Josh and I are returning to our abandoned blog to post, among other San Francisco and home adventures, a series about what we consider our essential cocktails—tried-and-true favorite drinks that you can make at home with affordable ingredients.

So when Josh asked for something refreshing this evening, I thought it would be a perfect opportunity to kick this thing off and turned right to the Aviation.

The problem? Well, I started to tweak it.

The modern classic version typically calls for four ingredients: gin, maraschino liquer, lemon, and creme de violette (a fragrant purple liquer that indeed tastes like the delicate flower).

Though I had planned to follow the classic recipe, as I built the cocktail in the shaker, I started to recall my typical experience with Aviations—that is, they just taste too sour.

And thus I found my hands deviating from the typical order of things. We ended up with the following:

Ingredients

  • 2 oz of gin (typically, I would use 1.5 oz, but my citrus today was particularly sour. I compensated with more base spirit)
  • .5 oz lemon
  • .5 oz Demerara simple syrup (1:1)
  • .25 oz Luxardo maraschino liquer
  • 1 dash Angostura bitters

Rinse: R&W Creme de Violette

Shaken and poured up in a coup glass.

I was actually pleasantly surprised that adding simple syrup compensated for the tartness I've tasted before, and the ango gave a nice balance—a particularly helpful complement to the Creme de Violette which can be too fragrant and overpowering.

Has anyone else tweaked the Avaiation in a similar fashion?

Cross posted from The Joy of Drinking.

A Yahoo! kind of holiday

Good storytelling at large organizations is not only about creating strong, consistent narratives. It's about creating a real experience. And part of the way to do it is through visual storytelling.

The thing about visual storytelling is that it's really successful content on social media—it's been true for every account I've ever been behind. Visual storytelling is emotionally compelling and easy to share.

So it was a lot of fun to shoot some of the holiday festivities on campus to share with the world. The campus is full of (purple!) cheer, so I grabbed our camera, hoisted up my old photojournalism skills (thank you, Medill), and captured some of the fun holiday decorations around the office.

Looks like it's a purple Christmas (or Hanukkah or other December holiday) for us!

A sunny day in San Francisco 1958

San Francisco 1958 from Jeff Altman on Vimeo.

Found this old footage of San Francisco on the Atlantic. Apparently, the back story is that:

Jeff Altman, a professional film colorist in Chicago, restored the film, which was shot by his grandfather. He was a police officer in Chicago and a 16mm film enthusiast, shooting rolls of perfectly exposed film on trips around the U.S.

It's very, very cool to see the city I live in 60 years ago. Strangely, much of the city feels the same. The cable cars are still here (including the turnaround on Powell) and the skyline has the same aesthetic with landmarks like Alcatraz and Coit Tower piercing the skyline, despite some other notable absences. I also love seeing the charming fashion of the time.

I can really geek out on this urban history stuff. I was pretty obsessed with it when I lived in Chicago and London. I read tons of books, took classes, and went on all sorts of tours. I think part of it is that understanding the histories of the cities in which I live makes me feel a part of something bigger. I understand where we came from and where we're going. 

When I first got to San Francisco, I went in search of urban history books about the City. Interestingly, I didn't turn up too many—at least not as many as I could find about New York, London, and Chicago. Does anyone know why?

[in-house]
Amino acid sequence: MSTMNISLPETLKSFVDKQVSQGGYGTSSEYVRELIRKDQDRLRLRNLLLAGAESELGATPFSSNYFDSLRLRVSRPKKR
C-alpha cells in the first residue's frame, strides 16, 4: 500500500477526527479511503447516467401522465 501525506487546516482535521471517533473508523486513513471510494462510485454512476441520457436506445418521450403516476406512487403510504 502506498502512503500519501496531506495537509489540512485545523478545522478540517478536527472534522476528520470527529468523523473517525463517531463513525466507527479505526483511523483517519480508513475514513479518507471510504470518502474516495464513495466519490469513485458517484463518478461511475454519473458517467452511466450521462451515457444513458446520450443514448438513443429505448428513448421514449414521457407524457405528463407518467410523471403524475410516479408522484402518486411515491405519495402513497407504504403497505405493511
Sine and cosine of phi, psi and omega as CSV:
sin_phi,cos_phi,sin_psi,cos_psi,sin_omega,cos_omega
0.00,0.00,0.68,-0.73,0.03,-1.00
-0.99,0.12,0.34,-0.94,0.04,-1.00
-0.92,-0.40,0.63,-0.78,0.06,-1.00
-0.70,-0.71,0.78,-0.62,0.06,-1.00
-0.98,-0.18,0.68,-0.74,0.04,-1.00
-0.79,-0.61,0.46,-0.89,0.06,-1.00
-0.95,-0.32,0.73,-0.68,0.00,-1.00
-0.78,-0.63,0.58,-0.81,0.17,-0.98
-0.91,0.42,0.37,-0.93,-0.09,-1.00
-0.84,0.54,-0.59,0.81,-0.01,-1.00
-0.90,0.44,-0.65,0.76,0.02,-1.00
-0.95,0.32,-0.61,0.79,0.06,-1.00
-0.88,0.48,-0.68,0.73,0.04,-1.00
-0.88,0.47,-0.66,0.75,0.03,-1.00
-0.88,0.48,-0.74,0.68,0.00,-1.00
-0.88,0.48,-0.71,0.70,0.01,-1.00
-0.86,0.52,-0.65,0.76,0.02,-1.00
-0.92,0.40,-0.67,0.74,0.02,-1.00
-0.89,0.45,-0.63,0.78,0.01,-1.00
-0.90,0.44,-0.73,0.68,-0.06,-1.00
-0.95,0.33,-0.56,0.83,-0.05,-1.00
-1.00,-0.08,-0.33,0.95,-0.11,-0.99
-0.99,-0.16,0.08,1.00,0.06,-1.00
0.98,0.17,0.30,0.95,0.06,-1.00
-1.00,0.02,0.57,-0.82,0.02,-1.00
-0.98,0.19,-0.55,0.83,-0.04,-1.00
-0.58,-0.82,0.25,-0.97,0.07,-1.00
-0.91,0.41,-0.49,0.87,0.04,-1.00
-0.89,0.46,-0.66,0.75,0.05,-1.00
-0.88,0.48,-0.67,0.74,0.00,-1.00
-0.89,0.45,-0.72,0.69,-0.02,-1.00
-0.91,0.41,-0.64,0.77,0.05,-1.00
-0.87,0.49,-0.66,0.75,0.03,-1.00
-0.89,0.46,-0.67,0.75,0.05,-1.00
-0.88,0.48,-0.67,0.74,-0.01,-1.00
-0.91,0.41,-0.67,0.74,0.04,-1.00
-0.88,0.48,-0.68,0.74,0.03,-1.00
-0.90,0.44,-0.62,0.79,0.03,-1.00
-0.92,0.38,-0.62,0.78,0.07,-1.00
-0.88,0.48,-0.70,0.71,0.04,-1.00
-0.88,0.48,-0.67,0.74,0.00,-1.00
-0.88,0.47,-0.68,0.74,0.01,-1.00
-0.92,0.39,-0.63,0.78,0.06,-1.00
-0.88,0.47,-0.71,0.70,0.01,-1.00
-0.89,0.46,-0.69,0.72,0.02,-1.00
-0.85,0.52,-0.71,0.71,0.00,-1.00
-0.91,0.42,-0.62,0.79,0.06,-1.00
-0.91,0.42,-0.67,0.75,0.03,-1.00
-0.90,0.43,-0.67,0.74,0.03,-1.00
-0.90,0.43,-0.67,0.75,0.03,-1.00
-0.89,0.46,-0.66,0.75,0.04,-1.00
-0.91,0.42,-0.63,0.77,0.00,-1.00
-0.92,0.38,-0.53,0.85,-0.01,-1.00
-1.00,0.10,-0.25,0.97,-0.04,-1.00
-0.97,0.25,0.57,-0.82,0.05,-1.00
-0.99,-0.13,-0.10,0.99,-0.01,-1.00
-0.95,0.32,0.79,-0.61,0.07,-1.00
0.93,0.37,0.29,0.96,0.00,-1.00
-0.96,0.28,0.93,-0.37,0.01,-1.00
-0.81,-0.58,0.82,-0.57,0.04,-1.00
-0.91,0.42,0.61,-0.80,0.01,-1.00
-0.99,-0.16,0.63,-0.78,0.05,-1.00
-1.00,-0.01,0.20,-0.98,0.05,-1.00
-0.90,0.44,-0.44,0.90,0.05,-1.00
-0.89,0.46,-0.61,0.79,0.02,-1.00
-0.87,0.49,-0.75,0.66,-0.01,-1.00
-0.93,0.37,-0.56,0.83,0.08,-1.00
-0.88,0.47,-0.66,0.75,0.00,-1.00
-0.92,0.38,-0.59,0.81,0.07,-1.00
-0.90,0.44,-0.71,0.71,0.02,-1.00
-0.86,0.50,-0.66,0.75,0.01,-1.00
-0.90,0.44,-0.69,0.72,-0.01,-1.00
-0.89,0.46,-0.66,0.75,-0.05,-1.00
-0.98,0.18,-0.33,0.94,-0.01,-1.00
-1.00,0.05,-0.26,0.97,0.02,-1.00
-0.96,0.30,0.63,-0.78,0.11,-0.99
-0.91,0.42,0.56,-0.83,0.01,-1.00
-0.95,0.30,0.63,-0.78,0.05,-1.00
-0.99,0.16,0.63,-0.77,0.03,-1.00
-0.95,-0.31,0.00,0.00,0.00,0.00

I have a couple of crazy theories on it:

1. San Francisco is a young city in comparison to its other American metropolis peers. San Francisco was first settled in 1776, some two centries after New York City was first settled by the Dutch. London, of course, way preceded both cities, since the British capitol was one of the first modern cities ever created. But the city of San Francisco is in many ways still younger. I think the earthquake and fire of 1906 must have wiped out much of the old archtecture. Which is why there may not be as much of a historical connection to the days of old. 

2. Maybe the most vibrant historical era is in the counter-culturalism of the 50s and 60s—and could that distill less reverance for history? There's a lot about San Francisco that has pushed the status quo. The Beat Generation, the Hippie Counterculture, Berkeley in general, and Harvey Milk. Ironically, maybe this city has had a historical disregard for the past.

Anyone else have ideas about why there many not be as much depth of urban history here? Or any book recommendations?

To make you smile: Interpretive Christmas dance

Stumbled across this video on Holy Kaw, and it just makes me smile! Talk about holiday spirit. This is what happens when the holiday season and jazz hands come together. :-)

It seems to be from an NYC-based YouTube duo called The Yahs Initiative.

The funny coincidence is that when I watched the group's other holiday video, it turns out that my high school classmate is featured in it! Look for the random Asian dude.

Hope this gives you the dancing feeling.

Christmas tree decorating success!

before

Christmas tree 2011

after

Christmas Tree decorated

Ingredients

  • 1 large Christmas tree
  • 2 bottles of premium Charles Shaw wine
  • 2 packages of mulling spices
  • 1 Target run
  • 2 sets of white tree lights
  • 1 box Trader Joe's sugar cookie mix
  • assorted ornament balls from Target
  • friends

Directions

Mix all ingredients together. Let mingle for several hours.

Result: Tree decorating success!

We had a lovely holiday get together of friends this past weekend, during which we made sugar cookies, mulled wine, played shovunda, and decorated the tree. The result was triumphant: a beautiful Christmas tree!

Happy holidays to all!